When to Plant Tomatoes in Zone 9: Growers Guide

If you’re hoping to get a good crop of tomatoes in zone 9, then you might have a few burning questions that you need answering. Things like, ‘can you even plant tomatoes in zone 9?’, ‘what are the requirements for growing tomatoes in zone 9?’, and that all critical reason you’re here today, ‘when to plant tomatoes in zone 9?’.

If you’ve wondered about any (or all) of these questions and you’re in zone 9, then we have great news! Because today we’re going to be answering them all.

Will Tomatoes Do Well In Zone 9?

when to plant tomatoes in zone 9

Oh yes! Tomatoes will do better than ‘well’ in zone 9; they’ll do amazingly! There are so many varieties of tomatoes out there for you to choose from, and we’re pretty certain almost any of them will do great in zone 9, but we have a helpful hint for you if you’re still deciding between your beefsteak tomatoes and your romas…

Head to your local farmers’ market. They’ll be selling packets of tomatoes there with proven success in your area, which means proven success in zone 9. If you need some additional advice about the most delicious varieties, they’ll be able to help you there too!

But where we can help you next is by talking about the requirements for growing tomatoes in zone 9, so let’s get to it…

What Are The Requirements For Growing Tomatoes In Zone 9?

when to plant tomatoes in zone 9

Tomatoes in zone 9 don’t have a lot of extra requirements, but there are some considerations you’ll need to consider before you start planting.

First of all, you should be aware that even with hot weather, tomatoes that are suited to your zone 9 temperatures and climate, they’ll still need a little extra TLC when it comes to watering them and making sure they’re a success.

Even hot weather tomatoes can get dry quickly, which will damage them, so while growing them, you should be extra careful to make sure they have enough water. But more on that below.

The only other requirement we feel you need to know is that you should always start them off indoors. Yes, technically, the weather in zone 9 is warm enough for them to be planted from seed, right into the soil, but this is still a risky move because it isn’t always guaranteed that they’ll grow, By starting to grow them indoors first, you’ll be able to ensure their success and later transplant the seedlings outside.

When To Plant Tomatoes In Zone 9

when to plant tomatoes in zone 9

Planting tomatoes in zone 9 is excellent, because if you’re starting them out indoors (and you should), you can plant them in your planters from late January, ready to transplant six weeks later. If you want to be more cautious, you can also grow them indoors anytime between late January and April, ready to transplant them outside in 6 weeks.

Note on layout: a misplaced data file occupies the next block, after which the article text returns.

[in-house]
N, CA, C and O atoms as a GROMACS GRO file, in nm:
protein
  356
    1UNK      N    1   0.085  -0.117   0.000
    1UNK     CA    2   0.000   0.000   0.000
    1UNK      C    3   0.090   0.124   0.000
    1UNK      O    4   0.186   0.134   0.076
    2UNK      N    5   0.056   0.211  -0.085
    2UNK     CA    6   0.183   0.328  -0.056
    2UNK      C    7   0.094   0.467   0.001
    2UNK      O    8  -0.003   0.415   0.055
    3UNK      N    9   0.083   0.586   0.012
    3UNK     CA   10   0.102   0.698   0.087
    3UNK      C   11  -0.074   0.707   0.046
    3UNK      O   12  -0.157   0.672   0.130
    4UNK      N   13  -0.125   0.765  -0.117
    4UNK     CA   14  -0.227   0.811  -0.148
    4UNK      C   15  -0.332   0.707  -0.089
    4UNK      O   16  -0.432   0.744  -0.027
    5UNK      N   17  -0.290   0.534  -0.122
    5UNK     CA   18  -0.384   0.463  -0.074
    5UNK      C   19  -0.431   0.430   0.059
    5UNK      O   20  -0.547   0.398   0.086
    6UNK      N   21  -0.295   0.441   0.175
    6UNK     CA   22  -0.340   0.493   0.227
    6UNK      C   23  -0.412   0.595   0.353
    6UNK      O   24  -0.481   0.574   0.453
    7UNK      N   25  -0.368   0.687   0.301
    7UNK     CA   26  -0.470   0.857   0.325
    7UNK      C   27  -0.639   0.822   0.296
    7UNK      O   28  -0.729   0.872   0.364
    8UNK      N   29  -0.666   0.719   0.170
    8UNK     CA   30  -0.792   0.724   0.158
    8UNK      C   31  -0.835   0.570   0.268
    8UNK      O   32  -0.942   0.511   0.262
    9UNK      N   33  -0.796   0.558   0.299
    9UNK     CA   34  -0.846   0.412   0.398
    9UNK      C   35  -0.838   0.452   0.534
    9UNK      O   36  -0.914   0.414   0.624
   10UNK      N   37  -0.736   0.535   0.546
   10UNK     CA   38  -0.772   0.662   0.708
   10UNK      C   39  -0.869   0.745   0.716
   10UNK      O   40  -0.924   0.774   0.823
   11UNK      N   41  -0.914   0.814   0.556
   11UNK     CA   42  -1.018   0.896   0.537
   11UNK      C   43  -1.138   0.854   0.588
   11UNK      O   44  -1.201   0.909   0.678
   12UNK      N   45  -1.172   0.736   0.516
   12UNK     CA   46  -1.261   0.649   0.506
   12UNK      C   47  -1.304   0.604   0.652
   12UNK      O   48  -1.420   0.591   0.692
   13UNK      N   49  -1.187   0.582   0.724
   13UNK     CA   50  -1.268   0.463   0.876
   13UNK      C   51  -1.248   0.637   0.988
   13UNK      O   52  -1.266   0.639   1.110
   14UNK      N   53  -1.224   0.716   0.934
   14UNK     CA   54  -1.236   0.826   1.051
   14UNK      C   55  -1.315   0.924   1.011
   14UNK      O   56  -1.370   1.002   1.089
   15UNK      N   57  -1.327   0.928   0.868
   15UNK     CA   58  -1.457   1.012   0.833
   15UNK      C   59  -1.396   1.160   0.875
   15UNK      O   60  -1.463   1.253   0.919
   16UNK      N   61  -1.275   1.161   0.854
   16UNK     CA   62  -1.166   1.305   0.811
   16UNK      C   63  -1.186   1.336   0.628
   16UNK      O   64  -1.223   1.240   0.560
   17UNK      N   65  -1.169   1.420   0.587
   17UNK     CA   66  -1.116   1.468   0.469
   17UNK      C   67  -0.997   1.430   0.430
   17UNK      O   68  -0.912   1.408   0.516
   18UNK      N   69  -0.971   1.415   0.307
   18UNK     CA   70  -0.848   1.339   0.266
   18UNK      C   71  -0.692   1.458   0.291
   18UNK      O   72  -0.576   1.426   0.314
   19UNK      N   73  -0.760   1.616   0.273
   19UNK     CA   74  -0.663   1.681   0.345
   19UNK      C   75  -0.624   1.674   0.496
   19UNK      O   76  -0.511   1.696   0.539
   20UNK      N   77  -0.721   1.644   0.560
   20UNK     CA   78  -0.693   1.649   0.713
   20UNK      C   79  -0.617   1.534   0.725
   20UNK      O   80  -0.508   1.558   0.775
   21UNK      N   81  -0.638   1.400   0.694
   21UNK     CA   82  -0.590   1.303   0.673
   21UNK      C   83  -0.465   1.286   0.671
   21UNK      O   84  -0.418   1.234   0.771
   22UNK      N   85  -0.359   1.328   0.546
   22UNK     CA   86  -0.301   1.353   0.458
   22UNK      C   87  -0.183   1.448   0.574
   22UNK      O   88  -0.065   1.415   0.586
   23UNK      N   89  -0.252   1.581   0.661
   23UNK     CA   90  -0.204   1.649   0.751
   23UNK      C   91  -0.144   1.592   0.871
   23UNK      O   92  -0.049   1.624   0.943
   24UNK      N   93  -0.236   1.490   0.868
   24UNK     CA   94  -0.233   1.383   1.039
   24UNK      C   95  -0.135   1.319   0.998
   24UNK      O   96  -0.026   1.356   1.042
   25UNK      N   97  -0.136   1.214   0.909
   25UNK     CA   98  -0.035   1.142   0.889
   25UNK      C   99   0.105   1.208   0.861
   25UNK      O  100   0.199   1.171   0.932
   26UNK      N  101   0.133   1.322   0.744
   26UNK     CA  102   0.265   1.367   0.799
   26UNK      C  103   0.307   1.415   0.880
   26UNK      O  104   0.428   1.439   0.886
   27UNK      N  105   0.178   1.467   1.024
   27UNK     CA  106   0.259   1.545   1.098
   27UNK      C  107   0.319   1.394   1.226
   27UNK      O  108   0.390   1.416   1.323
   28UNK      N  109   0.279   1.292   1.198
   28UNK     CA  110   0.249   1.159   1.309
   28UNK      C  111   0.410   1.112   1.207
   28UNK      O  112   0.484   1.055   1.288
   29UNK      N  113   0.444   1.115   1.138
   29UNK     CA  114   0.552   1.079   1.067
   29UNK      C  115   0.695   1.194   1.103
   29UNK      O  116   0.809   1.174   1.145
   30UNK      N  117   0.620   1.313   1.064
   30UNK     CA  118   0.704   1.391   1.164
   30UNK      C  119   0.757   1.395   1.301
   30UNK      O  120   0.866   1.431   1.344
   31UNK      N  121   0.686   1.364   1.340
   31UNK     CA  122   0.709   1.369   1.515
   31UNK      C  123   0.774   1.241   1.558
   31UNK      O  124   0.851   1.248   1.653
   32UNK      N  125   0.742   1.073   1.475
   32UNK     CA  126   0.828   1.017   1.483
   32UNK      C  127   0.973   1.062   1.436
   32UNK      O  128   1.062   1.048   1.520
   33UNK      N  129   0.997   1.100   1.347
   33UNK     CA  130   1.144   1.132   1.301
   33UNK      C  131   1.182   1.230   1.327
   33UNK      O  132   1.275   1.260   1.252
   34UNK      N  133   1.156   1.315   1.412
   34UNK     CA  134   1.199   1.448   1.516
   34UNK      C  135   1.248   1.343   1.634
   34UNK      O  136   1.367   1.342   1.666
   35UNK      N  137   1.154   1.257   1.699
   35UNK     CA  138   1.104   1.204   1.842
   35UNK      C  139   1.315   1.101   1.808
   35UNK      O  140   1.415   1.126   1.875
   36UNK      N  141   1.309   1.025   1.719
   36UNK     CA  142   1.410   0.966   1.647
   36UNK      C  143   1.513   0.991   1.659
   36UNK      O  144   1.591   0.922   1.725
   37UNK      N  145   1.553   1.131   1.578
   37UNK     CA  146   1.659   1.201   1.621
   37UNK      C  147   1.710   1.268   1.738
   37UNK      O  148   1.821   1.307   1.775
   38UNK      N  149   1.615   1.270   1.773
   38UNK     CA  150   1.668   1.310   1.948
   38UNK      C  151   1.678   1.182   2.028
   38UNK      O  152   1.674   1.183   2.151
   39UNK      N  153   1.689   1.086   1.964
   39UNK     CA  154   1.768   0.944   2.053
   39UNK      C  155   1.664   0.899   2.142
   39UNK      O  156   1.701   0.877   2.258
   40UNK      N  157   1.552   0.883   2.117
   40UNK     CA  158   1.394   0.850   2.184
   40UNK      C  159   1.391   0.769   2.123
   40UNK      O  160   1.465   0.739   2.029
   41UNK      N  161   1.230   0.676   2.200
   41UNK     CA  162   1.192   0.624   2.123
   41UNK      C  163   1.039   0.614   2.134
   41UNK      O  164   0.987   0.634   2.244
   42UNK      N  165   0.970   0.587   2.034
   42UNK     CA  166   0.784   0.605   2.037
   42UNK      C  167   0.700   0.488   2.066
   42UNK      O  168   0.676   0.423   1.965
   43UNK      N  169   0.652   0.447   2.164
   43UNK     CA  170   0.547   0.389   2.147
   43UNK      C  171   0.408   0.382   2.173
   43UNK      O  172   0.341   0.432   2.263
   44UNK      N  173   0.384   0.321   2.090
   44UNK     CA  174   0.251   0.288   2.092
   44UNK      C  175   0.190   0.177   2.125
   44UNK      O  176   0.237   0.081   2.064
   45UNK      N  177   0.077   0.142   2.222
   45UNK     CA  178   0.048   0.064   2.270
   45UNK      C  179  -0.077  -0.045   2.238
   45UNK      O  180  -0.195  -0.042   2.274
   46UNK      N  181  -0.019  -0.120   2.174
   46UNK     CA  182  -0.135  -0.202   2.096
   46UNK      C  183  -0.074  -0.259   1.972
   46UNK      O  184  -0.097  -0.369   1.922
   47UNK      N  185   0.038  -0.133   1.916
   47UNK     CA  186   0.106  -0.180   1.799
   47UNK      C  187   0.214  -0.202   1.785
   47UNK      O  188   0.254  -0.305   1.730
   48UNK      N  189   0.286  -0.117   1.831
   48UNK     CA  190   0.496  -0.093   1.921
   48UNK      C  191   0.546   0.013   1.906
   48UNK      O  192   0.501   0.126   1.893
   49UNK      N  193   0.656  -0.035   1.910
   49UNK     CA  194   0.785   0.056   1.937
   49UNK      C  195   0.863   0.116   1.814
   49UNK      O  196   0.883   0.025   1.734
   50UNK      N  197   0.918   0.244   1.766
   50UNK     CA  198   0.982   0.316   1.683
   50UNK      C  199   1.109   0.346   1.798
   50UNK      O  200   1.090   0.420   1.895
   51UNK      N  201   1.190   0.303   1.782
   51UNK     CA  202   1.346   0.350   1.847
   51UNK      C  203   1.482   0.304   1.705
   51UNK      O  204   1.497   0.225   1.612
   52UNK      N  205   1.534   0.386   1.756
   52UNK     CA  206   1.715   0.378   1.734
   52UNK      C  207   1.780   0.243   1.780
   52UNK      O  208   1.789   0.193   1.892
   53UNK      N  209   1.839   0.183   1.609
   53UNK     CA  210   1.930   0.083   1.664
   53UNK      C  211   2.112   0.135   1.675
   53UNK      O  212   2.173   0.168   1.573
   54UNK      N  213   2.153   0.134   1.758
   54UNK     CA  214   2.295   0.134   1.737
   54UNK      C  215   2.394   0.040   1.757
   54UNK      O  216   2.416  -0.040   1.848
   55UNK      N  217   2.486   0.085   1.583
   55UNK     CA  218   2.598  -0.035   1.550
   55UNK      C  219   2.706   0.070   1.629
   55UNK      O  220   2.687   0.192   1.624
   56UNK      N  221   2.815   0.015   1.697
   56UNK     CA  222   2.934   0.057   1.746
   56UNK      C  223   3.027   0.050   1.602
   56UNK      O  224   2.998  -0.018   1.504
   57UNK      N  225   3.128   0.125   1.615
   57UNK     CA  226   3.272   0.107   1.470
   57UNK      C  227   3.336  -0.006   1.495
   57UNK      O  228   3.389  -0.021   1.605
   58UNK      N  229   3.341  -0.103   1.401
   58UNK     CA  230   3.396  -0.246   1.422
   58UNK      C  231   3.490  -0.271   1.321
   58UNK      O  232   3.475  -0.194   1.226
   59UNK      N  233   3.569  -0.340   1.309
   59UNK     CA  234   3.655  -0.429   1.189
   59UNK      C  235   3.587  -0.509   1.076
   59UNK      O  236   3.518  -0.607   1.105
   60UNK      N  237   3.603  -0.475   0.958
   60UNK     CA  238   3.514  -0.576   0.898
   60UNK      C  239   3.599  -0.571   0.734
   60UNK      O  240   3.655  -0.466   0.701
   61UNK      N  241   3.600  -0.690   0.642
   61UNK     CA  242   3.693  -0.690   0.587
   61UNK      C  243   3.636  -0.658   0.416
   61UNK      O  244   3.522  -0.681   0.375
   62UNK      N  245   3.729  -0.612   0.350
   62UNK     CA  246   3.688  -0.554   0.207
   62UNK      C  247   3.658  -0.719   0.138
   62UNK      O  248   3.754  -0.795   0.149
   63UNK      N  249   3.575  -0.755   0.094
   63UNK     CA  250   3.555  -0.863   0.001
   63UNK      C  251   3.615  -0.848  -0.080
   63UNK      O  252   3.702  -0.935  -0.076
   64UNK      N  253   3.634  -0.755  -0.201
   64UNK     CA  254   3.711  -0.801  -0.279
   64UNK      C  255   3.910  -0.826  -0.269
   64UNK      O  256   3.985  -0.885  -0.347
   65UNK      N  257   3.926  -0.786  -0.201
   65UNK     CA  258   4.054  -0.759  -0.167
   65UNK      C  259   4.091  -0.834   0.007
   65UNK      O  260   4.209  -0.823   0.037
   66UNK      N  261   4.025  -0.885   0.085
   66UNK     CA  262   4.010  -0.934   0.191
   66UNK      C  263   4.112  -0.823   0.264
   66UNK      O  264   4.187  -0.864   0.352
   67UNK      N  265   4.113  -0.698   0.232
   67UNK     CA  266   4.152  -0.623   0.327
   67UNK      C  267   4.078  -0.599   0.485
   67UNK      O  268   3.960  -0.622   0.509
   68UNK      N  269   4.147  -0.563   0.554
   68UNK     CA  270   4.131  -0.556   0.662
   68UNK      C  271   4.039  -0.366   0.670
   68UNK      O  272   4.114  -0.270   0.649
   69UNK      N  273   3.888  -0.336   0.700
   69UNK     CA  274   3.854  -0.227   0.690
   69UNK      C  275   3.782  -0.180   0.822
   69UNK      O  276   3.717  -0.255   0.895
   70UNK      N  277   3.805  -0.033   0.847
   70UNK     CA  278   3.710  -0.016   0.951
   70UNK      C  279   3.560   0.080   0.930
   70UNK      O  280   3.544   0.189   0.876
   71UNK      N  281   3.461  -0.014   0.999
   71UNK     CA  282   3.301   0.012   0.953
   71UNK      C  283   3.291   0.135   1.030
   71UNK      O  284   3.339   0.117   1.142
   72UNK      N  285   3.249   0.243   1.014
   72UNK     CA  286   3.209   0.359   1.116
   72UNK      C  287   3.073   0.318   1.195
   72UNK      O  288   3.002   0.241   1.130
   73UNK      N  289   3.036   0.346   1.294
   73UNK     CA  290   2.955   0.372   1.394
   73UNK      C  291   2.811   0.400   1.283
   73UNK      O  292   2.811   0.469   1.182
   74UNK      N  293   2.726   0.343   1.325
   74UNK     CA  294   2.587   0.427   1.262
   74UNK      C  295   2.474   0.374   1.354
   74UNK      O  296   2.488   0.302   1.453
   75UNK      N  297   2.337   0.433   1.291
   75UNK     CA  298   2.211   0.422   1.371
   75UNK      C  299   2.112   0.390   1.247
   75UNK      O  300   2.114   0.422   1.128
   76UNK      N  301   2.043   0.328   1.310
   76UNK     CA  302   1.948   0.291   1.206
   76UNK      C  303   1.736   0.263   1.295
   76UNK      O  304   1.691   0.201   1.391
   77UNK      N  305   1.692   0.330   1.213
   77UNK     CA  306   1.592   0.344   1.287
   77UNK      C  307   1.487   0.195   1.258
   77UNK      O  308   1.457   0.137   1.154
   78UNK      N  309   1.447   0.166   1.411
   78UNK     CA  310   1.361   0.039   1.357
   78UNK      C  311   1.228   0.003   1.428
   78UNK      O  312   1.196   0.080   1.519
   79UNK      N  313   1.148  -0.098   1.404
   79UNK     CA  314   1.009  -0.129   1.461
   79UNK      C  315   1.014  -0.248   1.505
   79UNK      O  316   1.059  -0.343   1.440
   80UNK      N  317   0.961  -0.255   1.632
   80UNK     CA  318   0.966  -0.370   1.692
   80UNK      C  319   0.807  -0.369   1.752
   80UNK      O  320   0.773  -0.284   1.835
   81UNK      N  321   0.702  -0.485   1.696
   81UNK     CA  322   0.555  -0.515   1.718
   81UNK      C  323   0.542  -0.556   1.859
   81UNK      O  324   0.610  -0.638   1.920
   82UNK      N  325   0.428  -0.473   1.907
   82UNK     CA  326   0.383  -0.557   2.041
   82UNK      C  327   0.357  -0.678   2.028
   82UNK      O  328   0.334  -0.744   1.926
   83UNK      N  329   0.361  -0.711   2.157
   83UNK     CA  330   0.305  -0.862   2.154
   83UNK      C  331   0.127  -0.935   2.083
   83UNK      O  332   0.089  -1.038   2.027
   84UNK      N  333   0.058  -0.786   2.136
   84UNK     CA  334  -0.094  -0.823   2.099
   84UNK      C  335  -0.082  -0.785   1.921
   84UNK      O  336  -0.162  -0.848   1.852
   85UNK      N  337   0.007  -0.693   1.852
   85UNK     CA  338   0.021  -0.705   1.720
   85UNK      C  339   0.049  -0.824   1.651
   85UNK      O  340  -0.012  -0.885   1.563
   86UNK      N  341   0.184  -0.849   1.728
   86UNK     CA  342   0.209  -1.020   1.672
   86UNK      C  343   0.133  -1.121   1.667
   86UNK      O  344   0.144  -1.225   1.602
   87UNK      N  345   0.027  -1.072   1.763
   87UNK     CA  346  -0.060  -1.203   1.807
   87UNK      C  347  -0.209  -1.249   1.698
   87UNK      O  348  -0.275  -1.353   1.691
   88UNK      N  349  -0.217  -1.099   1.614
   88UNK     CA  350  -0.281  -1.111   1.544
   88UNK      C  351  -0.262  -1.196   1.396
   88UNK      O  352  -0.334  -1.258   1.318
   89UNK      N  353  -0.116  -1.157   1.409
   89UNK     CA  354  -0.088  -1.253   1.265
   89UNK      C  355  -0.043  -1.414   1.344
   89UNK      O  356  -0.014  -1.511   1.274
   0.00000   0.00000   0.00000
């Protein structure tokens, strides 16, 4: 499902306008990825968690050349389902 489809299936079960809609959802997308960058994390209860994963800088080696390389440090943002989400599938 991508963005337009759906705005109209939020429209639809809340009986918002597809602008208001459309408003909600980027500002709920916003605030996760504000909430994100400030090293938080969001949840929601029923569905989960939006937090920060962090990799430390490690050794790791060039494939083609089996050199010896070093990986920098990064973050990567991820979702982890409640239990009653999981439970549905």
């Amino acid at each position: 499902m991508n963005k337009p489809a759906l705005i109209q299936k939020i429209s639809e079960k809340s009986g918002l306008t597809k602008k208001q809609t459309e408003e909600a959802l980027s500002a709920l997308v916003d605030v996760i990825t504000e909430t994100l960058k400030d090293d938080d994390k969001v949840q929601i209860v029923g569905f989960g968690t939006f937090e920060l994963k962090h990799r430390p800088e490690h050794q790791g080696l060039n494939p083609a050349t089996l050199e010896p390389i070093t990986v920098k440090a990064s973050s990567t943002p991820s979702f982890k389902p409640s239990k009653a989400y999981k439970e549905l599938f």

Because tomatoes are quite susceptible to cold, you will need to start indoors anyway and make sure you transplant them when the weather is warmer, so you’ll need to keep up to date with your weather updates locally to decide when, during the late January to April window, is best for you to start growing.

Once you’ve picked a date to get started, here’s what to do:

  • Choose your tomato seeds (farmers’ market advice is best).
  • Prepare your planting soil and planters by making the soil moist enough to form into a mold, without it being soaking wet. Your tomato seeds will like moist soil, not soaking soil. Then place the soil in the planter, leaving an inch of space from the top.
  • Make a dent 1/4 inch deep and put 3 tomato seeds in each dent. Pat the soil back down over the seeds, and spray with water if it feels dry.
  • Place the planter somewhere warm and check the soil each day. You want to keep it moist, but not wet, so water as applicable.
  • Once the tomato seeds have turned to seedlings (usually within around 10 days), continue to keep the soil moist and give them as much light as possible. Grow lights are best, but a windowsill with indirect sunlight would work well too.
  • When the seedlings are 3 inches tall, you’ll want to plant each one in an individual pot. 3-4 inch containers are best, so they can be planted deeper than before and develop a stronger root system.
  • 6 weeks later, you should be able to transplant your seedlings outside. Check the soil temperature with a thermometer – if it’s 65 degrees Fahrenheit or higher, the seedlings can be transplanted.
  • As soon as they’re outside, stake the tomatoes so you don’t have to disturb the roots later.
  • Water well, keeping the soil moist but not wet as before, and enjoy!

After they’ve been successfully transplanted, you’ll simply need to water them when the soil is dry. Remember, moist soil only, drenching them in water won’t help them survive.

Given that you’re in zone 9, this might be a little more frequent because of the warmer weather, but that’s really the only extra TLC your tomatoes will need. Besides that, your tomatoes will grow excellently in zone 9!